GFB News Alert page 12 of 14 GEORGIA PEANUT COMMISSION NOMINATION MEETINGS Dec. 14 District 1 - Emanuel County Farm Bureau 10 a.m. Swainsboro Dec. 14 District 3 - Miller County Farm Bureau 10 a.m. Colquitt Georgia Farm Bureau will conduct the meetings to fill terms, which expire Dec. 31, in the GPC’s Districts One and Three. Tim Burch of Baker County is the incumbent in District 1. Counties in District One include: Baker, Calhoun, Decatur, Dougherty, Early, Grady, Miller, Mitchell and Seminole. Joe Boddiford of Screven County is the incumbent in District 3. Counties in District Three include: Appling, Bacon, Bryan, Bulloch, Burke, Candler, Effingham, Emanuel, Evans, Glascock, Jeff Davis, Jefferson, Jenkins, Johnson, Montgomery, Pierce, Richmond, Screven, Tattnall, Toombs, Treutlen, Washington and Wayne. The Georgia peanut production area is divided into five districts based on acreage distribution and geographical location with one board member representing each district. Each nominee must produce peanuts and live within the district for which he is nominated. For more information contact the Georgia Peanut Commission at 229386-3470 or Joe McManus with GFB at 478-474-0679, ext. 5259. FERAL SWINE WORKSHOP Dec. 15 Berrien Co. Ag Center, 516A County Farm Rd. 9 a.m. - noon Nashville These workshops, which feature trapping demonstrations, are sponsored by Georgia Farm Bureau, the Georgia Association of Conservation Districts, Georgia Department of Agriculture, USDA, the Georgia Department of Natural Resources and UGA’s Warnell School of Forestry & Natural Resources. Featured speakers are Dr. Mike Mengak from UGA, Matt Ondovchik of USDA Wildlife Services, Charlie Killmaster of the Georgia Department of Natural Resources and State Veterinarian Dr. Robert Cobb. Register by Dec. 13 for the Nashville workshop. To register or for more information, visit or contact Casey Cox at 229-351-4728 or FARM BUSINESS WORKSHOP FOR NEW & BEGINNING FARMERS Dec. 19 Oglethorpe County Extension 10 a.m. – Noon Crawford This workshop is sponsored by the Natural Resources Conservation Service, the Farm Service Agency, the Athens Land Trust, UGA Extension and AgGeorgia Farm Crecit, includes presentations on FSA loan programs, NRCS cost-share programs, information from the UGA Small Business Development Center and the Athens Land Trust.The Oglethorpe Extension office is located at 55 Oglethorpe Drive. To register call 706-743-8341 by Dec. 15. Registration fee is $5. GFB TAKING LISTINGS FOR HAY DIRECTORY Farm Bureau members with hay for sale or offering custom harvesting or custom sprigging services are invited to list in the 2017/18 GFB Quality Hay Directory published on the GFB website. Because this directory is now offered exclusively online, hay can be listed or removed from the site as your inventory dictates. To participate, please complete a submission form available at your county Farm Bureau office or online at Please include a $10 check made payable to Georgia Farm Bureau for each listing of hay, custom harvesting or custom sprigging. Multiple listings are allowed.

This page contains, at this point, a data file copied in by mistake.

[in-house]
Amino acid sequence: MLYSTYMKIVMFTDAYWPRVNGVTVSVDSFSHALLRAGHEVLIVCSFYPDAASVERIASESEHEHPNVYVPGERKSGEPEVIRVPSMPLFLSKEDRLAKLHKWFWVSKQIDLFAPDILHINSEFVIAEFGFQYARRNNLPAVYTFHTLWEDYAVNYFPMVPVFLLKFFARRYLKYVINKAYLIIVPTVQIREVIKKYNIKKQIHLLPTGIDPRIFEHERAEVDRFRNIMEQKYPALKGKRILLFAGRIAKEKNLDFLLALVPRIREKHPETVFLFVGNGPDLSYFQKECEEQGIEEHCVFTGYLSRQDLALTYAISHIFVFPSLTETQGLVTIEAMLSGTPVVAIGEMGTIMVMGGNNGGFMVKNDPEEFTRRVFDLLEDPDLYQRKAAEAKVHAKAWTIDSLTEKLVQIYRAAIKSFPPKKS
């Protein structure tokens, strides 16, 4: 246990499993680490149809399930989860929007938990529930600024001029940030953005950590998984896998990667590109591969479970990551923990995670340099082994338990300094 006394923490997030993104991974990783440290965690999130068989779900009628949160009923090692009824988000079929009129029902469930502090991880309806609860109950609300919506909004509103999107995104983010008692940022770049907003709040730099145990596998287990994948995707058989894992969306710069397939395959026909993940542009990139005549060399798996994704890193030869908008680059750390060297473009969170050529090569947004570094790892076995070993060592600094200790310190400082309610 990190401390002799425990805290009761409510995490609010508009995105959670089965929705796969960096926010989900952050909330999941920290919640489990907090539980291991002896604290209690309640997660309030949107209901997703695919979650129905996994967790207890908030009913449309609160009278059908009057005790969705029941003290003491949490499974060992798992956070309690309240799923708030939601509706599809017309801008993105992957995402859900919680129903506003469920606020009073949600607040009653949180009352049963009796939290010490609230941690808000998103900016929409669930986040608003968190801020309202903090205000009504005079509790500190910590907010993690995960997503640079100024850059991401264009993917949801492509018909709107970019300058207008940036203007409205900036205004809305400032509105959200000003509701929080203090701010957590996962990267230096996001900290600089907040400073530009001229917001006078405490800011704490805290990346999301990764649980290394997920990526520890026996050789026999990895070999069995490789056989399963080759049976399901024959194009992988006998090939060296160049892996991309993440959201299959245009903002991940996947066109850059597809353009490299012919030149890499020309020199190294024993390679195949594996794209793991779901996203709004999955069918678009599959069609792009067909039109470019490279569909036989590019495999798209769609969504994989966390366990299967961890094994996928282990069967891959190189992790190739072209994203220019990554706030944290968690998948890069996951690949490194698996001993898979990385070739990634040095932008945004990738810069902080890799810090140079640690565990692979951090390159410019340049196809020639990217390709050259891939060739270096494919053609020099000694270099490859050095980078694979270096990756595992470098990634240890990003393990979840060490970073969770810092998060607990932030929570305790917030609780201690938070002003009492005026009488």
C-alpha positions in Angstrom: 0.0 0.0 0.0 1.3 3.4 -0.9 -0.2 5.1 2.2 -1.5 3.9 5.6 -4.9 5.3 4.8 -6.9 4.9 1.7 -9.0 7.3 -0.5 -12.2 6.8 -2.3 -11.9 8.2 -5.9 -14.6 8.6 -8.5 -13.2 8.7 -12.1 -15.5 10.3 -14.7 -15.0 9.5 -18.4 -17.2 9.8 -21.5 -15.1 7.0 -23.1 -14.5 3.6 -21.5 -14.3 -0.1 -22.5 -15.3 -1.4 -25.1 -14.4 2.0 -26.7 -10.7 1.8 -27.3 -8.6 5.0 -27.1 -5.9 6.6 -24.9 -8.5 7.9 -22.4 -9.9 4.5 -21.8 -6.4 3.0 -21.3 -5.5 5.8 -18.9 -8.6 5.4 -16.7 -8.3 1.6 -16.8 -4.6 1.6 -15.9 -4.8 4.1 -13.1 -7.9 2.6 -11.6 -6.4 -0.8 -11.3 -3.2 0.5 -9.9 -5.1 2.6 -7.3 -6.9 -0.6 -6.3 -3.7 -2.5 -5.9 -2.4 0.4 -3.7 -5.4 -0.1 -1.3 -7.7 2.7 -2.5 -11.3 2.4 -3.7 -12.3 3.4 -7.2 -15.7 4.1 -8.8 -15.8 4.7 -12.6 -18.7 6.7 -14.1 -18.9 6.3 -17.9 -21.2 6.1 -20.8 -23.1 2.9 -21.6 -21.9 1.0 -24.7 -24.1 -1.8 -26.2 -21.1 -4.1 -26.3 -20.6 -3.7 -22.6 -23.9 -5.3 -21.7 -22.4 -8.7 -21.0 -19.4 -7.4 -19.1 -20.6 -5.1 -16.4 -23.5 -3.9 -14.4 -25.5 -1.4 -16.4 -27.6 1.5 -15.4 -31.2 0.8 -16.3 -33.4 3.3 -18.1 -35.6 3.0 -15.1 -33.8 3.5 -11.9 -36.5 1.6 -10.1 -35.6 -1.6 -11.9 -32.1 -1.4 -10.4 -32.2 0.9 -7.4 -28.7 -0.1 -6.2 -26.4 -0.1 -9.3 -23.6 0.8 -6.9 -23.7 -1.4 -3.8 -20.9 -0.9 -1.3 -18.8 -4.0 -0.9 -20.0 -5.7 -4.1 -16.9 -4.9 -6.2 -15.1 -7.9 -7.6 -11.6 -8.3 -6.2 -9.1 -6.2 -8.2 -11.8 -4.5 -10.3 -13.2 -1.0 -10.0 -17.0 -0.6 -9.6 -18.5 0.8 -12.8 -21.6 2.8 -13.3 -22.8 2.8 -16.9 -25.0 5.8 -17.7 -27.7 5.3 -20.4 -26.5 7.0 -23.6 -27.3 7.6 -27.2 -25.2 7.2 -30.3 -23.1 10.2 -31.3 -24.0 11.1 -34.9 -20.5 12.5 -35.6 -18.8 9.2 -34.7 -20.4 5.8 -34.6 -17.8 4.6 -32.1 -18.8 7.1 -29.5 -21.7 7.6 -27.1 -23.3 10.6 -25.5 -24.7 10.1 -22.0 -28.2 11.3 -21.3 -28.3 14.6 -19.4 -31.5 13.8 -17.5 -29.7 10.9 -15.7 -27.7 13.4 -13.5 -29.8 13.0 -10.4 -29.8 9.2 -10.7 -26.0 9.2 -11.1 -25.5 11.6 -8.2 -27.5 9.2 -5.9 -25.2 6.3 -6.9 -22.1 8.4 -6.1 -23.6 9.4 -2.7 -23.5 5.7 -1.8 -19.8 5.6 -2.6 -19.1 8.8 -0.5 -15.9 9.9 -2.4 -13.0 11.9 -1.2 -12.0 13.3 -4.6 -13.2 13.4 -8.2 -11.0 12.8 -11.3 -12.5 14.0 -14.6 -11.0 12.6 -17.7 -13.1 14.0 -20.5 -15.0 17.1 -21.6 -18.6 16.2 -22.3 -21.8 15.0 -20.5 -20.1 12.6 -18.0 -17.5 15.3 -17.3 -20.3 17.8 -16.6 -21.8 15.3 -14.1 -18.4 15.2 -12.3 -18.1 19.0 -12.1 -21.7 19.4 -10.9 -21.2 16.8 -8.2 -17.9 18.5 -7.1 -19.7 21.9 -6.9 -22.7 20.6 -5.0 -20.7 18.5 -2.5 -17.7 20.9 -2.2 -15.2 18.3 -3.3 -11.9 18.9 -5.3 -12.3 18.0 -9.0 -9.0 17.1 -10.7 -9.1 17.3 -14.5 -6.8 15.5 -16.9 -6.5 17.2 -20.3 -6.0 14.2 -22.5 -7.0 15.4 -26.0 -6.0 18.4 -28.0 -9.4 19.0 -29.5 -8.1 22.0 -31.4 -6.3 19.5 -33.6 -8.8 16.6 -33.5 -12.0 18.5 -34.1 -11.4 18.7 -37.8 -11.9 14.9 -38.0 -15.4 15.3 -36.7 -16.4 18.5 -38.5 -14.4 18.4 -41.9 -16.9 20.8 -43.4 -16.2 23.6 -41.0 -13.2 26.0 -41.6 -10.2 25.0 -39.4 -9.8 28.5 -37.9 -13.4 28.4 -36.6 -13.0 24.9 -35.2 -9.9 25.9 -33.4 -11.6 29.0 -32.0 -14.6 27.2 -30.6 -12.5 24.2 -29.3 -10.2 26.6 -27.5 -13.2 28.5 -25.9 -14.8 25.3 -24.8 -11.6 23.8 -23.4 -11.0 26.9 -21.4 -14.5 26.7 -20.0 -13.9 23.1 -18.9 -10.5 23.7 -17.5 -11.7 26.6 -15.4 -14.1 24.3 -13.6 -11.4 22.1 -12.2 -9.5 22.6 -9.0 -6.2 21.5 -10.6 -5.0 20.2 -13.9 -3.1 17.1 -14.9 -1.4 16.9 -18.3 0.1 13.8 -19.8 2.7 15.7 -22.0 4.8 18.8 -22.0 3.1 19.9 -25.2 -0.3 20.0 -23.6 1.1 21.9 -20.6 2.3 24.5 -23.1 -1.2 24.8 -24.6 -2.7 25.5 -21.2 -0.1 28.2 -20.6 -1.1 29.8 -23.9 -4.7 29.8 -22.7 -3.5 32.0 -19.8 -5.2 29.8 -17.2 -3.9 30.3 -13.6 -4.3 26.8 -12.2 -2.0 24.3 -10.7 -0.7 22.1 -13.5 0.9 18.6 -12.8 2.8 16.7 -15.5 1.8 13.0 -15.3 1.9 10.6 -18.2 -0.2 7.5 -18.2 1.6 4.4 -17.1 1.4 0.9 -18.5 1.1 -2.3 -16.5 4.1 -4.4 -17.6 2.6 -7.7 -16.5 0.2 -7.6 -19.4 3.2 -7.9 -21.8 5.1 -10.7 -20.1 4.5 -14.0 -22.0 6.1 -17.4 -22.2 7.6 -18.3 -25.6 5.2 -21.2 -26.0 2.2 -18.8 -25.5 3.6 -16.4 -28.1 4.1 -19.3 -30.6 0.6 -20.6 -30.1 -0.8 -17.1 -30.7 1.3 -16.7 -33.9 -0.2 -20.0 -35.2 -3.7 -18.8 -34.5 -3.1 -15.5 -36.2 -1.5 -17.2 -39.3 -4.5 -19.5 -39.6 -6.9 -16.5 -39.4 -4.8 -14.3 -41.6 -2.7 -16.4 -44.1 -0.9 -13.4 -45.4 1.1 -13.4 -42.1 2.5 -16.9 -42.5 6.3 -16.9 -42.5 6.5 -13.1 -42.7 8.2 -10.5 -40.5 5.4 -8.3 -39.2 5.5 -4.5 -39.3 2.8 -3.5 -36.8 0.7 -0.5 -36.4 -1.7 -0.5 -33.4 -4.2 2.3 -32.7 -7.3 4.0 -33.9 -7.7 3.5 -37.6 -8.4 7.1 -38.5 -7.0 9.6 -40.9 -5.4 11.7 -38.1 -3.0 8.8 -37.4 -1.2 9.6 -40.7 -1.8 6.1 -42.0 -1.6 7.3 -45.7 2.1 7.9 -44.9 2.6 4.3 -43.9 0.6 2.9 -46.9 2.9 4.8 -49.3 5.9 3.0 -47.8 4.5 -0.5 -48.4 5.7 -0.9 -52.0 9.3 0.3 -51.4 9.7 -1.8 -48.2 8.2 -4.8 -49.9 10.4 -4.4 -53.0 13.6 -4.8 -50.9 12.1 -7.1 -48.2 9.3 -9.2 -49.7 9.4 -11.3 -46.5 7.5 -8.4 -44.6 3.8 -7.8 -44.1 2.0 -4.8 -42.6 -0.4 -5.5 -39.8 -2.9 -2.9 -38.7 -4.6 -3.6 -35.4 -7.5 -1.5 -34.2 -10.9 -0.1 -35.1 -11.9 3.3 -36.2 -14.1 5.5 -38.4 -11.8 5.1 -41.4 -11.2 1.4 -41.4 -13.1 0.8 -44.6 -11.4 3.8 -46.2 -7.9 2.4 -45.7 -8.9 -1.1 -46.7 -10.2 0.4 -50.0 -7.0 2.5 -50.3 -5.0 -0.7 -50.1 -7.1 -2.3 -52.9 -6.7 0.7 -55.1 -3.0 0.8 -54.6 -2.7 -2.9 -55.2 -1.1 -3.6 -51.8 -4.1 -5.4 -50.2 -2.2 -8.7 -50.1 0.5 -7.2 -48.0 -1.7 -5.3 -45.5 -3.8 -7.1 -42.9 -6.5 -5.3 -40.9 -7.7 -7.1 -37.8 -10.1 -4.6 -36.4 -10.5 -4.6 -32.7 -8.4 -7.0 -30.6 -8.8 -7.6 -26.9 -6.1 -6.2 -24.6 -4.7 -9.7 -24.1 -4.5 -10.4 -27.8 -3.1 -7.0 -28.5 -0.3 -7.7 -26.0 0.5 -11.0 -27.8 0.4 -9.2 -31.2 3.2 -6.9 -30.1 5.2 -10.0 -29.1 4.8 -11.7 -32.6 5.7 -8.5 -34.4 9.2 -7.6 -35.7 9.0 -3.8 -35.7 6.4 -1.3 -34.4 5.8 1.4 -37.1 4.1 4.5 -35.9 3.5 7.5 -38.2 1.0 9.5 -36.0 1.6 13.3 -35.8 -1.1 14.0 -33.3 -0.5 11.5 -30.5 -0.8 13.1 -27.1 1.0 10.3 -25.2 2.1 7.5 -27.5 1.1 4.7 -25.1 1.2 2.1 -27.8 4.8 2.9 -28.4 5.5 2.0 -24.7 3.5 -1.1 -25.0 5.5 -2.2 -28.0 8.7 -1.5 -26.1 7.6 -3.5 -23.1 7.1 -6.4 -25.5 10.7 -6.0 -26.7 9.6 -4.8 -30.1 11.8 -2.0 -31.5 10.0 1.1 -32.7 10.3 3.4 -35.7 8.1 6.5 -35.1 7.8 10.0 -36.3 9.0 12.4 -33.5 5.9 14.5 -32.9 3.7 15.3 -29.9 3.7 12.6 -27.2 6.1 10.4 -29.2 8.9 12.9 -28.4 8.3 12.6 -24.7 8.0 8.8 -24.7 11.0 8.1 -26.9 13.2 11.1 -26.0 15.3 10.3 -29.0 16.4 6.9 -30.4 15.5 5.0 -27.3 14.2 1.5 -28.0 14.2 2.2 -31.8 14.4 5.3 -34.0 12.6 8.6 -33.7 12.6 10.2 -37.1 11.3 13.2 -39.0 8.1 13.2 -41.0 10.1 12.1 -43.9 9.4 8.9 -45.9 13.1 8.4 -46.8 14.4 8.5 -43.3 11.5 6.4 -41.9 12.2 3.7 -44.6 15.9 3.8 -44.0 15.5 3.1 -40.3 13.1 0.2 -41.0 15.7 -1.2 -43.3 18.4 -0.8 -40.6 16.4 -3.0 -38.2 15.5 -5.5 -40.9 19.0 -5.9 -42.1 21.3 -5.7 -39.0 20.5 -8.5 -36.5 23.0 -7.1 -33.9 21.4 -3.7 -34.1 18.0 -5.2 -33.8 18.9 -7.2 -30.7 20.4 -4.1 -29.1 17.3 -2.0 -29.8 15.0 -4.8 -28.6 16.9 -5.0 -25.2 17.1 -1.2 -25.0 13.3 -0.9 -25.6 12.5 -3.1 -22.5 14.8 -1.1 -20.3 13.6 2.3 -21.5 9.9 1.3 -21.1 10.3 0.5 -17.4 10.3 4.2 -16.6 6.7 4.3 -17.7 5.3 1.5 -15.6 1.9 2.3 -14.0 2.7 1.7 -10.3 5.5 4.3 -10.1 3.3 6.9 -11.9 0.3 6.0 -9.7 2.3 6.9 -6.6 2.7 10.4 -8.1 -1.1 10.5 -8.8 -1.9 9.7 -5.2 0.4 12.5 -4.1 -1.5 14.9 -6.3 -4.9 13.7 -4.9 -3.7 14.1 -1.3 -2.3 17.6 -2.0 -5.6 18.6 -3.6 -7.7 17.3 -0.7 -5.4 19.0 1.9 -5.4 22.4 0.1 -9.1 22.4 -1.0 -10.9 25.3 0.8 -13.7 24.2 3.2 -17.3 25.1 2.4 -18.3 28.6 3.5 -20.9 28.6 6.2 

GFB News Alert page 13 of 14 DAIRY MARGIN PROTECTION PROGRAM ENROLLMENT Dec. 15 deadline for enrollment The U.S. Department of Agriculture (USDA) Farm Service Agency (FSA) is accepting applications from dairy producers for 2018 coverage in the Margin Protection Program (MPPDairy). The USDA has utilized additional flexibility this year by providing dairy producers the option of opting out of the program for 2018. To opt out, a producer should not sign up during the annual registration period. By opting out, a producer would not receive any MPP-Dairy benefits if payments are triggered for 2018. Full details will be included in a subsequent Federal Register Notice. The decision would be for 2018 only and is not retroactive. The voluntary program, established by the 2014 Farm Bill, provides financial assistance to participating dairy producers when the margin - the difference between the price of milk and feed costs - falls below the coverage level selected by the producer. USDA has a web tool to help producers determine the level of coverage under the MPP-Dairy that will provide them with the strongest safety net under a variety of conditions. The online resource, available at, allows dairy farmers to quickly and easily combine unique operation data and other key variables to calculate their coverage needs based on price projections. For more information, visit FSA online at or stop by a local FSA office to learn more about the MPP-Dairy. To find a local FSA office in your area, visit 2018 SOUTHEAST FRUIT & VEGETABLE CONFERENCE Jan. 11-14 Savannah International Trade & Convention Center Savannah The Southeast Regional Fruit and Vegetable Conference is the largest educational conference and trade show in the southeastern United States that unites growers, vendors and suppliers. Anyone with an interest in specialty crop agriculture is invited to be a part of this event. Through more than 80 hours of educational sessions, we will address food safety concerns, specific commodity issues on production practices and increased yields, and marketing strategies. Participate in our growing and dynamic trade show, featuring more than 85,000 square feet of space filled with key suppliers and growers. For more information or to register visit SOUTHEASTERN SOIL SUMMIT Jan. 21-22, 2018 Westin Peachtree Plaza Atlanta This event will provide information about benefits and challenges of raw manure use relative to the safety of fresh fruit and vegetable production as well as current FDA research a risk assessment efforts and the final Food Safety Modernization Act Produce Safety Rule standards included in Subpart F - Biological Soil Amendments of Animal Origin and Human Waste. Registration fees are $120. Please register by Jan. 12, 2018. For more information or to register visit 2018 GEORGIA PEANUT FARM SHOW & CONFERENCE Jan. 18 UGA Tifton Campus Conference Center 8:30 a.m. – 2:30 p.m. Tifton Back for its 42nd year, the Peanut Farm Show features more than 100 exhibitors, production & seed seminars, pesticide applicator certification training and a free lunch. For more information visit or contact the Georgia Peanut Commission at 229-386-3470 or